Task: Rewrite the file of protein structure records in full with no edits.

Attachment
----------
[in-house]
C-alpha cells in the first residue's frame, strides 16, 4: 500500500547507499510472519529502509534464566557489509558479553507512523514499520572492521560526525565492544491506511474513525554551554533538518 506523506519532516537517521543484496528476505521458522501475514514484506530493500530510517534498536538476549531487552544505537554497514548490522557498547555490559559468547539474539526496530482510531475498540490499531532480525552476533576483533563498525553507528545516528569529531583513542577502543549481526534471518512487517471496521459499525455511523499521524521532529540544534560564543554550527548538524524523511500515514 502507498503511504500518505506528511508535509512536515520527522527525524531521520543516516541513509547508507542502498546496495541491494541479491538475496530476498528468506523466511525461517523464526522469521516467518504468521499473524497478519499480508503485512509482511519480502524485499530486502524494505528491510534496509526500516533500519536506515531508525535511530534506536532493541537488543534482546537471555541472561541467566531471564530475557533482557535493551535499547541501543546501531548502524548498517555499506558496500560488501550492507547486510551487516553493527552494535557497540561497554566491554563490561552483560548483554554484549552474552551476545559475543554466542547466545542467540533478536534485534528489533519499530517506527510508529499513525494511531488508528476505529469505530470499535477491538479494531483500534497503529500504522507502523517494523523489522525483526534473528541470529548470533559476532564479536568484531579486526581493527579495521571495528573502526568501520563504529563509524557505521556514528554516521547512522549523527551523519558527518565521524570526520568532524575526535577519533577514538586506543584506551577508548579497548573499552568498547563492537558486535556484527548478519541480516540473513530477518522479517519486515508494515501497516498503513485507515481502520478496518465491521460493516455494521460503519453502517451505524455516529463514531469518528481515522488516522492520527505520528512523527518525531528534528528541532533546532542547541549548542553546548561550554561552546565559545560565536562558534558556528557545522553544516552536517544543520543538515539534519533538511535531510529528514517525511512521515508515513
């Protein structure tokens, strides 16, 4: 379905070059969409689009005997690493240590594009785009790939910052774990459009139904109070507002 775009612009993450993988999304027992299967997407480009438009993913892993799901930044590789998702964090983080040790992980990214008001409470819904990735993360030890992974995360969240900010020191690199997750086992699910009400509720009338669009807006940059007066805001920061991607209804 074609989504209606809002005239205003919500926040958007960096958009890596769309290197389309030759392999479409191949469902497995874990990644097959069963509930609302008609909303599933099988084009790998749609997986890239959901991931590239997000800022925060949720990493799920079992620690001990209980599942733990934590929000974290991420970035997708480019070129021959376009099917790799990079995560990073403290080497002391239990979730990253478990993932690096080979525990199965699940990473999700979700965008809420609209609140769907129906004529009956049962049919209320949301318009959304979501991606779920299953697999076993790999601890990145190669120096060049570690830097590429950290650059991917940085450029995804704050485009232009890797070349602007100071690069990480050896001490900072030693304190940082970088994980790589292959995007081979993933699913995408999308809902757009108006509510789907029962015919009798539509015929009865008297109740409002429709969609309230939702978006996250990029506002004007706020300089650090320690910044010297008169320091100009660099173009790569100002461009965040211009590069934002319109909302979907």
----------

[in-house]
C-alpha cells in the first residue's frame, strides 16, 4: 500500500547507499510472519529502509534464566557489509558479553507512523514499520572492521560526525565492544491506511474513525554551554533538518 506523506519532516537517521543484496528476505521458522501475514514484506530493500530510517534498536538476549531487552544505537554497514548490522557498547555490559559468547539474539526496530482510531475498540490499531532480525552476533576483533563498525553507528545516528569529531583513542577502543549481526534471518512487517471496521459499525455511523499521524521532529540544534560564543554550527548538524524523511500515514 502507498503511504500518505506528511508535509512536515520527522527525524531521520543516516541513509547508507542502498546496495541491494541479491538475496530476498528468506523466511525461517523464526522469521516467518504468521499473524497478519499480508503485512509482511519480502524485499530486502524494505528491510534496509526500516533500519536506515531508525535511530534506536532493541537488543534482546537471555541472561541467566531471564530475557533482557535493551535499547541501543546501531548502524548498517555499506558496500560488501550492507547486510551487516553493527552494535557497540561497554566491554563490561552483560548483554554484549552474552551476545559475543554466542547466545542467540533478536534485534528489533519499530517506527510508529499513525494511531488508528476505529469505530470499535477491538479494531483500534497503529500504522507502523517494523523489522525483526534473528541470529548470533559476532564479536568484531579486526581493527579495521571495528573502526568501520563504529563509524557505521556514528554516521547512522549523527551523519558527518565521524570526520568532524575526535577519533577514538586506543584506551577508548579497548573499552568498547563492537558486535556484527548478519541480516540473513530477518522479517519486515508494515501497516498503513485507515481502520478496518465491521460493516455494521460503519453502517451505524455516529463514531469518528481515522488516522492520527505520528512523527518525531528534528528541532533546532542547541549548542553546548561550554561552546565559545560565536562558534558556528557545522553544516552536517544543520543538515539534519533538511535531510529528514517525511512521515508515513
């Protein structure tokens, strides 16, 4: 379905070059969409689009005997690493240590594009785009790939910052774990459009139904109070507002 775009612009993450993988999304027992299967997407480009438009993913892993799901930044590789998702964090983080040790992980990214008001409470819904990735993360030890992974995360969240900010020191690199997750086992699910009400509720009338669009807006940059007066805001920061991607209804 074609989504209606809002005239205003919500926040958007960096958009890596769309290197389309030759392999479409191949469902497995874990990644097959069963509930609302008609909303599933099988084009790998749609997986890239959901991931590239997000800022925060949720990493799920079992620690001990209980599942733990934590929000974290991420970035997708480019070129021959376009099917790799990079995560990073403290080497002391239990979730990253478990993932690096080979525990199965699940990473999700979700965008809420609209609140769907129906004529009956049962049919209320949301318009959304979501991606779920299953697999076993790999601890990145190669120096060049570690830097590429950290650059991917940085450029995804704050485009232009890797070349602007100071690069990480050896001490900072030693304190940082970088994980790589292959995007081979993933699913995408999308809902757009108006509510789907029962015919009798539509015929009865008297109740409002429709969609309230939702978006996250990029506002004007706020300089650090320690910044010297008169320091100009660099173009790569100002461009965040211009590069934002319109909302979907």